Why can't my preschooler just cooperate with me?

Q: My preschool daughter seems to resist cooperating with me so much of the time. I remember you saying some kids are more sensitive to having to go along with someone else's agenda than others. What is my best response to this when I recognize it happening? Do I say more to her about my loving reasons for the agenda of getting out the door on time? Do I try to enlist her to share the agenda ... or what?

A: Yes, some kids truly do seem to need more autonomy than others, and they often have a keenly developed nose for sniffing out agendas and resisting them. In fact, it's not just kids! Plenty of adults hate being told what to do, too.

The high-autonomy types typically resist much less when they've had a chance to hear WHY you want them to comply, and are invited to share their own agenda and why it may inhibit their cooperation with yours. With both parties' concerns on the table, we can generate some options together.

So she might need to hear WHY you want to show up on time to school. ie: I have to meet a client at my office at eight. I feel like a more responsible parent when I have you there on time, etc. If you are not exactly sure why, then it's worth taking the time to investigate your own motives before pushing ahead.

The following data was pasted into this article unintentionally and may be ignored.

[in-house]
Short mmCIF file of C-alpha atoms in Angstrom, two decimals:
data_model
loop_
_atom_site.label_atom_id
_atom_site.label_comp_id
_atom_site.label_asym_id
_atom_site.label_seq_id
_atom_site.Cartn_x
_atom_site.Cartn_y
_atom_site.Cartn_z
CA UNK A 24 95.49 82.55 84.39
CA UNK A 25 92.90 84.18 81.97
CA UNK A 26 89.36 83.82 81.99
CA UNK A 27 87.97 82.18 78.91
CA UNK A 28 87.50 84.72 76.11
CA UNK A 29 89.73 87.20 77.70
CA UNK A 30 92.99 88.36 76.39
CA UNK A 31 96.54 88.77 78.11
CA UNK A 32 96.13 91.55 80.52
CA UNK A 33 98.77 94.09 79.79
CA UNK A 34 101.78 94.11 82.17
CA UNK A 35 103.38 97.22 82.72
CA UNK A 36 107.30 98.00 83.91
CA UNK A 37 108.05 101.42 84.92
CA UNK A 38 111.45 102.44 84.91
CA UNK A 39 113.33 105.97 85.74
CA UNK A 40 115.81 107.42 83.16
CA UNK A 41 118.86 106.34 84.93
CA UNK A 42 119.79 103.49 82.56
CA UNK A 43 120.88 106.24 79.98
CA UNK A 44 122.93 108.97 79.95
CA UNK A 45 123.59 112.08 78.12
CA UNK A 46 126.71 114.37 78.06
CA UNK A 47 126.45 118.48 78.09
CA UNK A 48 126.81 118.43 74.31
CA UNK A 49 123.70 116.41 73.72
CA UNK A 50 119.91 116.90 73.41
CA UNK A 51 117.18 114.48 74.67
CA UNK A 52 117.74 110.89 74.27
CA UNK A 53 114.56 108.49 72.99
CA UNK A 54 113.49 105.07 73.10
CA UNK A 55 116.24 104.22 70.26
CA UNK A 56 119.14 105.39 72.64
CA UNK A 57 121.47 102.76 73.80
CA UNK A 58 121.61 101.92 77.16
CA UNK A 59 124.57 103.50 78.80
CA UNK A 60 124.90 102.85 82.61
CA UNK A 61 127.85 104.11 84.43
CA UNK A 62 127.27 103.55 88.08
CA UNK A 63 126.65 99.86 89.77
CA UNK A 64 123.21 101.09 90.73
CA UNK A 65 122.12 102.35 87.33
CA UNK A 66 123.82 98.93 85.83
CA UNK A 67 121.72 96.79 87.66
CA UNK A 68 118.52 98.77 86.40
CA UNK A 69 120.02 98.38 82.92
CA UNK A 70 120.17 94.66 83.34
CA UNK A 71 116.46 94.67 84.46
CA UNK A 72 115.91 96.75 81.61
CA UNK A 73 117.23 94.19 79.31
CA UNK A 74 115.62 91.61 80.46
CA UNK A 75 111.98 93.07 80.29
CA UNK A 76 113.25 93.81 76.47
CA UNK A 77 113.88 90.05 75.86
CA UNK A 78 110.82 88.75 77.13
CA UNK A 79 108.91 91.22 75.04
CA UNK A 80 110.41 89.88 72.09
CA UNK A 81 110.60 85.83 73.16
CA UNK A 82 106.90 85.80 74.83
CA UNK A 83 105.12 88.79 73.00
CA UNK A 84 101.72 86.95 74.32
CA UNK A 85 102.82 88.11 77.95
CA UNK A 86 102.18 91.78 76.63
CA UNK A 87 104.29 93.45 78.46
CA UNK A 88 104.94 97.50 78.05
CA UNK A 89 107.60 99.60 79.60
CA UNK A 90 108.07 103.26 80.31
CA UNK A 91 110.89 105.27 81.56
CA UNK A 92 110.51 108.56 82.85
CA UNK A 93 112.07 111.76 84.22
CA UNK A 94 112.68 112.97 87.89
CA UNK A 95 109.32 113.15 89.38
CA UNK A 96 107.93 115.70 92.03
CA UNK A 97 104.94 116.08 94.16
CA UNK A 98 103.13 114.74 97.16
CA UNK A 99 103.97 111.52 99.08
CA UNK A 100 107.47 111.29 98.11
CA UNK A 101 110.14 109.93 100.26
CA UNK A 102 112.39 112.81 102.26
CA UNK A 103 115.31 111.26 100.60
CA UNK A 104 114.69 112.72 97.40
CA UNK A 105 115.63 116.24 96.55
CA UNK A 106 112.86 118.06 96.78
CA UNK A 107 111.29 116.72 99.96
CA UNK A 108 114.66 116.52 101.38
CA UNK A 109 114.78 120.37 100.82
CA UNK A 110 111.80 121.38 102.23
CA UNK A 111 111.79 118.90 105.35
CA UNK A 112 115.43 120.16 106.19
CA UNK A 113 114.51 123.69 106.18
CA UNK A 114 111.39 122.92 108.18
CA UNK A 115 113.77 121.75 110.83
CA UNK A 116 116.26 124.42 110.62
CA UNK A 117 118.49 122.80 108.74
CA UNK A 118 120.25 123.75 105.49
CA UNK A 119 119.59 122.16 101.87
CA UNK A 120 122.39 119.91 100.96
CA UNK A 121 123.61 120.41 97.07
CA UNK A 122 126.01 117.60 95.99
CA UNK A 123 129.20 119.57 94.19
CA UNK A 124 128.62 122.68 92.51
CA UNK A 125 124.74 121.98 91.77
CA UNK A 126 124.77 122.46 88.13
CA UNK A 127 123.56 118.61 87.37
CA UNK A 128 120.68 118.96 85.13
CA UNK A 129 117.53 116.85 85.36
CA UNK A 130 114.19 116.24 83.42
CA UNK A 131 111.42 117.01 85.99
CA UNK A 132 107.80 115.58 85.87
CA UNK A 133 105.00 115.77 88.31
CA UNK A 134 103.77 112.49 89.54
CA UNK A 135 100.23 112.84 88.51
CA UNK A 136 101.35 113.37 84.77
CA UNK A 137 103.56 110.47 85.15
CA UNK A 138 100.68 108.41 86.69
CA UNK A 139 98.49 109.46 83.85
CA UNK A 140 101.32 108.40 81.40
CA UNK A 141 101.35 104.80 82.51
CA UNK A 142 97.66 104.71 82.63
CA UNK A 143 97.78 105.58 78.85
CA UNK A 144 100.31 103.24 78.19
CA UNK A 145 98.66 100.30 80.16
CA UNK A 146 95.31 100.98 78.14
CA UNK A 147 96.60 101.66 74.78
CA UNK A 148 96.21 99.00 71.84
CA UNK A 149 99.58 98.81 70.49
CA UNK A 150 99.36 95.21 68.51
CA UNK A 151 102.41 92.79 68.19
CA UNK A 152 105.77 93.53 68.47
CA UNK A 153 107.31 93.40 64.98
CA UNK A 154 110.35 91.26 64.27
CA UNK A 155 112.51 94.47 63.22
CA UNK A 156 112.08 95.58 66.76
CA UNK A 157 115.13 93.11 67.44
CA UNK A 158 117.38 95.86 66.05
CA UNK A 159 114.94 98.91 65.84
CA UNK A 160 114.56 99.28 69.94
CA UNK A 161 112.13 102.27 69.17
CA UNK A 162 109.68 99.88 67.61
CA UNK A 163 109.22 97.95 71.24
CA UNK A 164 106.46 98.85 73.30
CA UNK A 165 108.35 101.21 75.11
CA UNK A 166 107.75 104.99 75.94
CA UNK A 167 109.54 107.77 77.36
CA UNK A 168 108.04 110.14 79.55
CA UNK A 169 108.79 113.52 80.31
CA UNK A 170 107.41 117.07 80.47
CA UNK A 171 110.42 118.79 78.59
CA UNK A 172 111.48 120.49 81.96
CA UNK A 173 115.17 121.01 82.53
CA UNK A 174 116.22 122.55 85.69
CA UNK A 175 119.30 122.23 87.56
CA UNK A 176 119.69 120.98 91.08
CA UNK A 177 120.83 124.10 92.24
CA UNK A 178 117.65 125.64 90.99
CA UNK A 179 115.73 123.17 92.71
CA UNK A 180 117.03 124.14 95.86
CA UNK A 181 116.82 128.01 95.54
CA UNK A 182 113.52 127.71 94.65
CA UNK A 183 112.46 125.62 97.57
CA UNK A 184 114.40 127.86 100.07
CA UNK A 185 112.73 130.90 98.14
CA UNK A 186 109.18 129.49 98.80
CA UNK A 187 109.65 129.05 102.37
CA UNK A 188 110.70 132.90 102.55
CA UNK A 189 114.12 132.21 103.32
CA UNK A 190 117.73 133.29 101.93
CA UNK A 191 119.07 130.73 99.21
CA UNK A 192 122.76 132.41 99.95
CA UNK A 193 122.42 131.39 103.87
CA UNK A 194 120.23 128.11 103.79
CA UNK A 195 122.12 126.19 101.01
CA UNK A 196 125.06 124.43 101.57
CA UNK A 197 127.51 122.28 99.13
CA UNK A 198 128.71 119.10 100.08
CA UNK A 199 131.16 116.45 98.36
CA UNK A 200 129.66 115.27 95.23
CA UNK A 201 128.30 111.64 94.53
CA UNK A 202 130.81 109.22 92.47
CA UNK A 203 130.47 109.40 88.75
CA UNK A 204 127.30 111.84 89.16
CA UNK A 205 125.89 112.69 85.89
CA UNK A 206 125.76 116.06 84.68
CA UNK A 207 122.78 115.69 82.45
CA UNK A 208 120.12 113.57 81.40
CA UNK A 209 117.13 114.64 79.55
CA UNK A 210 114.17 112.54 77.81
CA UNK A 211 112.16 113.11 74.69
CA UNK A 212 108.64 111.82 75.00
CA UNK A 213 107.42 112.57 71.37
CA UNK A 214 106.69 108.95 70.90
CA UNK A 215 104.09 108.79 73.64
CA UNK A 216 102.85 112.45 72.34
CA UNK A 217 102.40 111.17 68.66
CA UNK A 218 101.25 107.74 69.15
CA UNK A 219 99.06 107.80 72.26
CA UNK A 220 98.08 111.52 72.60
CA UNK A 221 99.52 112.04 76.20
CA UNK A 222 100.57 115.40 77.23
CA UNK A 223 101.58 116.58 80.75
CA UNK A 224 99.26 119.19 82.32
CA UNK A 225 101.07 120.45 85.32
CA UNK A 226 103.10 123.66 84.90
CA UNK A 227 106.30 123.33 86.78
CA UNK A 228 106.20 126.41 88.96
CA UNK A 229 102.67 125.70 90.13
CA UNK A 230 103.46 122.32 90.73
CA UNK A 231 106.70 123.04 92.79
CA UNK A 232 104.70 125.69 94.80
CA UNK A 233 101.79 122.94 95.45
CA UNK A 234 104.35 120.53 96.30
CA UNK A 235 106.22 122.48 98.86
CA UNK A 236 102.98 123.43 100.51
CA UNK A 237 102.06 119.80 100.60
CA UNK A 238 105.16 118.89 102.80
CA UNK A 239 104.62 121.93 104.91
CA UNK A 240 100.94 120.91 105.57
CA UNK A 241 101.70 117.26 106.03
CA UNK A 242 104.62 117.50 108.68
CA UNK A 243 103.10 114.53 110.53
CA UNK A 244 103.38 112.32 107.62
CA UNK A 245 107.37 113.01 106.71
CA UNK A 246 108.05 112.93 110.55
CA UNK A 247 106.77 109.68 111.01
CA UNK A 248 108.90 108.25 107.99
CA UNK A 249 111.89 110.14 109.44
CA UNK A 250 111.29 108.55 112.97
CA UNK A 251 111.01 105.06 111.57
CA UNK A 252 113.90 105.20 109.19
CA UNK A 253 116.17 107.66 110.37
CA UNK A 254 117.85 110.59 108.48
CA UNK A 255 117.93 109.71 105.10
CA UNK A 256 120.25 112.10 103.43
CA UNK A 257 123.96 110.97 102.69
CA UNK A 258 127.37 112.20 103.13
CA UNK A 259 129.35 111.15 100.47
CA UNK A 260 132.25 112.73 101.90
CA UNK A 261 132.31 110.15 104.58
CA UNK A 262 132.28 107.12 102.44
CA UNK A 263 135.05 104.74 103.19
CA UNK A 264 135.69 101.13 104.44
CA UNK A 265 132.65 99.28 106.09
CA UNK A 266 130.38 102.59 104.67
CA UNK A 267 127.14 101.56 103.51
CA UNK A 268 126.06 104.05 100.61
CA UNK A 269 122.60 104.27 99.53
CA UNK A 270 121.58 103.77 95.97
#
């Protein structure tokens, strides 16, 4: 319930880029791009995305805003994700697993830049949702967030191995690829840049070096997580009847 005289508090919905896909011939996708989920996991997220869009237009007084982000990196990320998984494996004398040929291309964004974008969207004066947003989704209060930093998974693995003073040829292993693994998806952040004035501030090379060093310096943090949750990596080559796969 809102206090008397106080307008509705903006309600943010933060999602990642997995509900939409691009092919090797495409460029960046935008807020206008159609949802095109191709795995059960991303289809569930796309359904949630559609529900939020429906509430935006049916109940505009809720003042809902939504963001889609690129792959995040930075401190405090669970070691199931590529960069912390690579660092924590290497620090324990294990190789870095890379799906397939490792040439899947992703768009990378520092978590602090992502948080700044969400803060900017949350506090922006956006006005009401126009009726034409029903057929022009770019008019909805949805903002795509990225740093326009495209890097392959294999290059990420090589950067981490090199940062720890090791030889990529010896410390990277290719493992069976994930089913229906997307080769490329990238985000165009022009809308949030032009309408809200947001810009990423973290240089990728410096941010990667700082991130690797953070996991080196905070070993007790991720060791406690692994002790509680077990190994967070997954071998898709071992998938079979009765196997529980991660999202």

And she might need to tell you WHY putting her shoes on or combing her hair right this minute doesn't work for her. You may be surprised to hear that she actually has some reasons that makes sense.

You are not asking for her approval of your reasons, or giving your approval of hers. It's very valuable just to make them transparent so you can understand each other's perspective. If together you can come up with a Plan B that meets your needs as well as hers, then it's fine to go with that!

(This process is explained quite well in the book The Explosive Child by Dr. Ross Greene. )

It's probably a waste of time to try to convince her to accept the validity of your agenda without being willing to listen to her concerns first. She needs a chance to communicate, respectfully of course, and an opportunity to contribute -- to have some say in what she does.

She sounds like a smart kid, and you'll probably appreciate her need for understanding before she takes action when she's a teenager - it might keep her out of trouble! Plus, laying the groundwork of respectful collaboration rather than blind obedience in her relationship with you will set a high standard for her future relationships.

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